Town & Country Hospital, LP v. Reginald Davis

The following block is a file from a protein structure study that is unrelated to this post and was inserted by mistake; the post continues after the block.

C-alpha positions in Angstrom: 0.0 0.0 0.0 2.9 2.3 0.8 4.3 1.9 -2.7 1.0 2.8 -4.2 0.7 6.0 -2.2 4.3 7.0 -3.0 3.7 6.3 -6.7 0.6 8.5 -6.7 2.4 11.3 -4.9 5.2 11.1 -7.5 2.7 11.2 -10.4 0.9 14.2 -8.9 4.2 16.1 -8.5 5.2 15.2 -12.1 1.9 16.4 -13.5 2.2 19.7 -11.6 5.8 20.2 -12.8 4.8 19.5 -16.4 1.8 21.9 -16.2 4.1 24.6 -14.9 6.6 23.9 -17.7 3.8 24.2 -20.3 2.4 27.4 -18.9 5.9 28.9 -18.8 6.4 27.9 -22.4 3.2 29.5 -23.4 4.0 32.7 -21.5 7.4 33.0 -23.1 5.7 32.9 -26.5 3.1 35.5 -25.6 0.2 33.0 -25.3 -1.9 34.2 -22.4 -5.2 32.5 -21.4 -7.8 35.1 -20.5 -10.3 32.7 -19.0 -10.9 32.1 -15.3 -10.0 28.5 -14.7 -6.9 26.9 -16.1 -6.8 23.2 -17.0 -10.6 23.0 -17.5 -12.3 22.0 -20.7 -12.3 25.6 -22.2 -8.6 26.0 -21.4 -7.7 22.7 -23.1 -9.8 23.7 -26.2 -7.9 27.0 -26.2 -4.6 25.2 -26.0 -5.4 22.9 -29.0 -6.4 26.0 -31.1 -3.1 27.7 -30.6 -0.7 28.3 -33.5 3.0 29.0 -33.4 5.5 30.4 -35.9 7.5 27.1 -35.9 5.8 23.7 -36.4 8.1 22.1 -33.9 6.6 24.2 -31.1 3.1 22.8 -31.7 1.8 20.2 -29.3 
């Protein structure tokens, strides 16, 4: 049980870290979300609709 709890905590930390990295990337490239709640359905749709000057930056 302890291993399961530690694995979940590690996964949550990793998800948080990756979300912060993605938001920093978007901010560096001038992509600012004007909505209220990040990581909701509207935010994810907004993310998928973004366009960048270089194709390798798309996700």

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PUBLISHED COURT OF APPEALS OF VIRGINIA Present: Judges Alston, Chafin and O’Brien Argued at Alexandria, Virginia TOWN & COUNTRY HOSPITAL, LP v. OPINION BY JUDGE ROSSIE D. ALSTON, JR. APRIL 21, 2015 Record No. 1938-14-4 REGINALD DAVIS FROM THE VIRGINIA WORKERS’ COMPENSATION COMMISSION John T. Cornett, Jr. (Lynch & Cornett, P.C., on brief), for appellant. W. David Falcon, Jr. (Chasen & Boscolo, P.C., on brief), for appellee. Town & Country Hospital, LP (“appellant”) appeals a decision of the Workers’ Compensation Commission (the “commission”). Appellant alleges that the deputy commissioner erred in awarding attorney’s fees to counsel for Reginald Davis (“claimant”) from the amount paid for his medical care at appellant’s medical facility. Appellant argues that the deputy commissioner’s award violated due process and that the commission erred in refusing to set aside the award. Appellant also contends that the commission erred in finding it had jurisdiction to impose a fee against appellant pursuant to Code § 65.2-714. We find no error and affirm the commission’s decision. I. Background On appeal, this Court views the evidence in the light most favorable to the prevailing party below. See R.G. Moore Bldg. Corp. v. Mullins, 10 Va. App. 211, 212, 390 S.E.2d 788, 788 (1990). So viewed, the evidence established that in November 2011, claimant sustained a compensable injury by accident to his right knee. The commission awarded medical benefits for the injury against claimant’s employer and its insurance carrier. In late 2012, claimant filed a claim seeking authorization for a right knee total arthroplasty revision surgery. Employer and insurer initially denied the claim for surgery, stating that the injury requiring surgery was not causally related to or a result of the 2011 compensable injury. In February 2013, while his claim was pending, claimant underwent a right total knee arthroplasty revision at appellant’s Tampa, Florida hospital. The hospital billed insurer’s claims’ administrator $119,496.33 for services related to claimant’s surgery. Before a scheduled evidentiary hearing on claimant’s request for authorization and compensation for his knee surgery, employer and insurer abandoned their defenses and executed a stipulated order authorizing claimant’s knee surgery. The commission approved the agreed order on March 15, 2013. Subsequently, insurer paid appellant $80,217.45. On September 5, 2013, claimant’s attorney sent appellant a request for payment of attorney’s fees pursuant to Code § 65.2-714, seeking $20,054 from appellant.1 The letter was 1 Code § 65.2-714 provides in part: A. Fees of attorneys and physicians and charges of hospitals for services, whether employed by employer, employee or insurance carrier under this title, shall be subject to the approval and award of the Commission. . . . B. If a contested claim is held to be compensable under this title and, after a hearing on the claim on its merits or after abandonment of a defense by the employer or insurance carrier, benefits for medical services are awarded and inure to the benefit of a third party insurance carrier or health care provider, the Commission shall award to the employee's attorney a reasonable fee and other reasonable pro rata costs as are appropriate from the sum which benefits the third party insurance carrier or health care provider. Such fees shall be based on the amount paid by the employer or insurance carrier to the third party insurance carrier or health care provider for medical, surgical and hospital service rendered to the employee through the date on which the contested claim is heard before the Deputy Commissioner. . . . -2- sent by facsimile to Debbie Wisler and listed appellant’s Tampa, Florida address. This was appellant’s last known address.2 When claimant’s attorney received no response to his request from appellant, on October 20, 2013, he filed a claim for his Code § 65.2-714 attorney’s fees with the commission. Claimant’s attorney sent a copy of his claim to appellant’s Tampa, Florida address. On October 24, 2013, the commission issued a notice of an on-the-record hearing permitting each party to file a statement of position and documentary evidence by November 13, 2013. Responsive position statements were to be filed by November 23, 2013. Copies of the notice were mailed to claimant, his attorney, claimant’s employer, the insurance carrier and claims administrator, the claims administrator’s attorney, and appellant at its Tampa, Florida address. On October 31, 2013, and November 4, 2013, respectively, the deputy commissioner sent letters to appellant and claimant’s counsel suggesting alternate dispute resolution and inquiring if the parties would be open to mediation. Both letters were again sent to appellant’s Tampa, Florida address. Claimant’s attorney filed his position statement and provided supporting documentation on November 13, 2013. On November 18, 2013, claimant’s attorney faxed a copy of his position statement and supporting documentation, which included a copy of the original claim and other correspondence, to Christopher Gena, a project manager at the company to which appellant apparently outsourced management of its Florida business address. Again, appellant filed no response. On November 26, 2013, the deputy commissioner issued an opinion granting claimant’s attorney’s requested fee of $20,054.36. A copy of the opinion was mailed to appellant. 2 The letter listed appellant’s address at 6001 Webb Road, Tampa, FL 33615. This was apparently the hospital facility’s street address. -3- On January 16, 2014, appellant’s attorney filed an objection to the assessment of the fee. Appellant asserted that the commission lacked jurisdiction to award the attorney’s fee because appellant was located in Florida and, therefore, was not a healthcare provider as defined by Code § 65.2-714. The deputy commissioner responded that she no longer had jurisdiction, as her opinion was issued on November 26, 2013. On February 7, 2014, appellant’s attorney filed a motion to vacate and set aside the deputy commissioner’s opinion. Counsel argued that appellant’s right to due process of law had been violated and that the commission had no jurisdiction to award the fee. Counsel supplied an affidavit from Shaun Smith, Corporate Manager for Legal and Risk Services for appellant. Smith admitted that he received a copy of claimant’s position statement after it was faxed to Christopher Gena on or about November 19, 2013; however, Smith stated that he did not recognize its significance at the time. Smith stated that appellant did not receive the claim, notice of the on-the-record hearing, or the deputy commissioner’s opinion until after appellant retained counsel in Virginia.3 Claimant’s attorney responded that the motion to vacate was untimely as filed more than thirty days after the deputy commissioner’s opinion. Claimant’s attorney also noted that none of the correspondence sent to appellant had been returned as undeliverable. Finally, claimant’s attorney disputed the claim that the commission did not have jurisdiction to award the attorney’s fee. 3 The record does not reflect how appellant eventually became aware of the deputy commissioner’s award or when it retained counsel in Virginia. -4- On February 20, 2014, the deputy commissioner referred the motion to vacate to the full commission for review.4 Both parties thereafter filed written statements. By opinion dated October 3, 2014, the commission concluded that appellant’s request for review of the deputy commissioner’s opinion was untimely. Therefore, the commission did not address any of appellant’s claims with the exception of its jurisdictional challenge, where the commission concluded that appellant consented to jurisdiction under the Act by accepting payment in a workers’ compensation case. Accordingly, the commission upheld the award of attorney’s fees. This appeal followed. II. Analysis Appellant contends that the commission erred in failing to vacate and set aside the deputy commissioner’s award of attorney’s fees. Appellant argues that the award violated its right to due process because it was denied its right to notice and an opportunity to be heard. A. Timeliness of appellant’s request for review As the full commission concluded, consideration of any complaint appellant may have had about proceedings before the deputy commissioner is time-barred. Commission Rule 3.1 provides that “A request for review of a decision, order or award of the [c]ommission shall be filed by a party in writing with the Clerk of the [c]ommission within thirty (30) days of the date of such decision, order or award.” (Emphasis added). Likewise, Code § 65.2-705(A) provides, “If an application for review is made to the [c]ommission within 30 days after issuance of an award, the full [c]ommission . . . shall review the evidence or . . . hear the parties at issue, their representatives, and witnesses.” (Emphasis added). The deputy commissioner issued her 4 Initially, appellant’s motion to vacate was referred to the on-the-record hearing docket. However, in her February 20, 2014 letter, the deputy commissioner stated that the matter had been referred to the on-the-record docket erroneously, and referred the matter instead to the full commission. -5- opinion on November 26, 2013, and appellant did not file its objection until January 16, 2014. Therefore, appellant’s request was untimely and, absent an allegation of fraud or mistake, the full commission had no jurisdiction to hear appellant’s request for review or motion to set aside the deputy commissioner’s award. See McCarthy Electric Co., Inc. v. Foster, 17 Va. App. 344, 345, 437 S.E.2d 246, 247 (1993) (“If the application for review is not made within the [thirty]-day limitation period, the commission has no jurisdiction to review the matter unless the petitioning party alleges fraud or mistake in the procurement of the award.” (citing K&L Trucking Co. v. Thurber, 1 Va. App. 213, 218, 337 S.E.2d 299, 302 (1985))). The commission found no evidence of “fraud, mistake or imposition sufficient to permit [the commission] to review the [deputy commissioner’s] Opinion.” The commission’s determination is supported by the record. While appellant argued in its motion that it did not receive notice of the commission’s notices of on-the-record hearings or entry of the deputy commissioner’s award, appellant concedes that it did receive a copy of claimant’s position statement on or about November 19, 2013, a full week before the deputy commissioner issued her opinion. Claimant’s position statement set forth the history of claimant’s medical procedure, the amounts and bills paid, quoted in its entirety Code § 65.2-714(B), and provided the date claimant filed his claim for attorney’s fees, and the total fees sought. Further, attached to his position statement, claimant’s attorney provided copies of his claim for fees, the agreed order and stipulations between claimant, employer, and insurer, a copy of bills sent by appellant to claimant, and claimant’s counsel’s September 5, 2013 letter to appellant requesting fees. To its credit, appellant simply states that it was unfamiliar with Virginia Workers’ Compensation law and therefore, “did not recognize the significance of such document.” This unfortunate and obviously regrettable oversight by appellant does not equate to the existence of fraud or mistake in the procurement of claimant’s attorney’s fee award. -6- Additionally, and tellingly, appellant never asserts that the Tampa, Florida address to which notices were sent was incorrect, only that it was not the address of its registered agent. Further, as noted by claimant, none of the documents sent to the appellant’s Tampa, Florida address were returned undeliverable. Appellant’s arguments regarding the lack of notice it received are “not the type[s] of ‘mistake[s] in the procurement of the award’ contemplated by Virginia’s case law” and therefore, we hold that the commission did not err in determining that its review of the deputy commissioner’s award was time-barred. See McCarthy, 17 Va. App. at 347, 437 S.E.2d at 248 (commission’s failure to send a copy of the penalty award to employer when employer received notice of employee’s request for penalty award insufficient to allege fraud or mistake allowing commission to consider an untimely appeal). B. Jurisdiction We agree with the commission’s determination that it had jurisdiction to award attorney’s fees against appellant in this case and hold that a party consents to the commission’s jurisdiction by accepting payment of a claimant’s bills, pursuant to a workers’ compensation award.5 The workers’ compensation process provides an optional alternative to traditional civil remedies. One way a provider can “opt in” and consent to the jurisdiction of the commission is by accepting payment pursuant to a workers’ compensation award. Therefore, we hold that by 5 See Fairfax Hospital Ass’n v. Sines, Record No. 1503-87-4 (Va. Ct. App. Mar. 14, 1989) (“Once a provider accepts payment from a carrier, however, it waives its right to pursue a civil action . . . and accepts the administrative process used at the [commission].” (discussing then-Code § 65.1-102. Current Code § 65.2-714, enacted in 1991 did not substantively change the attorney’s fee provision at issue in Sines or the present case.)); see also Wilberger v. The ARA Group, Inc., No. 171-27-24 (Va. Workers’ Comp. Comm’n Mar. 4, 1996) (“acceptance by a health care provider of payments made pursuant to the Workers’ Compensation Act constitutes acceptance of the jurisdiction of the . . . [c]ommission and the Act” (citing Sines, Record No. 1503-87-4, and Mary Washington Hospital v. Tyler, Record No. 1846-91-4 (Va. Ct. App. Feb. 26, 1992))); Murphy v. Woodside Ass’n, Ltd. P’ship, No. 146-74-70, 1994 Va. Wrk. Comp. LEXIS 244, at *3 (Va. Workers’ Comp. Comm’n Nov. 16, 1994) (“a healthcare provider, by accepting payment in a workers’ compensation case, consented to jurisdiction under the Act” (citing Sines, Record No. 1503-87-4)). -7- accepting payment of claimant’s medical bills from insurer in this case, appellant consented to the jurisdiction of the commission and Virginia Workers’ Compensation law.6 Consequently, the commission correctly found that the deputy commissioner had jurisdiction to assess an award of attorney’s fees against appellant. Affirmed. 6 We are not persuaded by appellant’s contention that Code § 65.2-714(B) does not apply to out-of-state healthcare providers. As the commission noted, various sections within the Act dealing with compensation for healthcare providers outside of the Commonwealth based on prevailing community rates “demonstrate the legislature’s intent to grant the [c]ommission jurisdiction over medical providers who are paid pursuant to the Act but located outside Virginia.” See, e.g., Code § 65.2-605 (limiting pecuniary liability of an employer for medical services ordered by the commission to “such charges as prevail in the same community for similar treatment when such treatment is paid for by the injured person”); Va. Work. Comp. Comm’n 14 (2015) (defining “community” for purposes of Code § 65.2-605 and allowing the commission to determine the correct community standard “[w]henever an employee receives treatment outside of the Commonwealth”); and Code § 65.2-605.1(G) (defining the community to be used to determine the “prevailing community rate” for charges of healthcare providers located outside of Virginia who provide healthcare services under the Act). -8-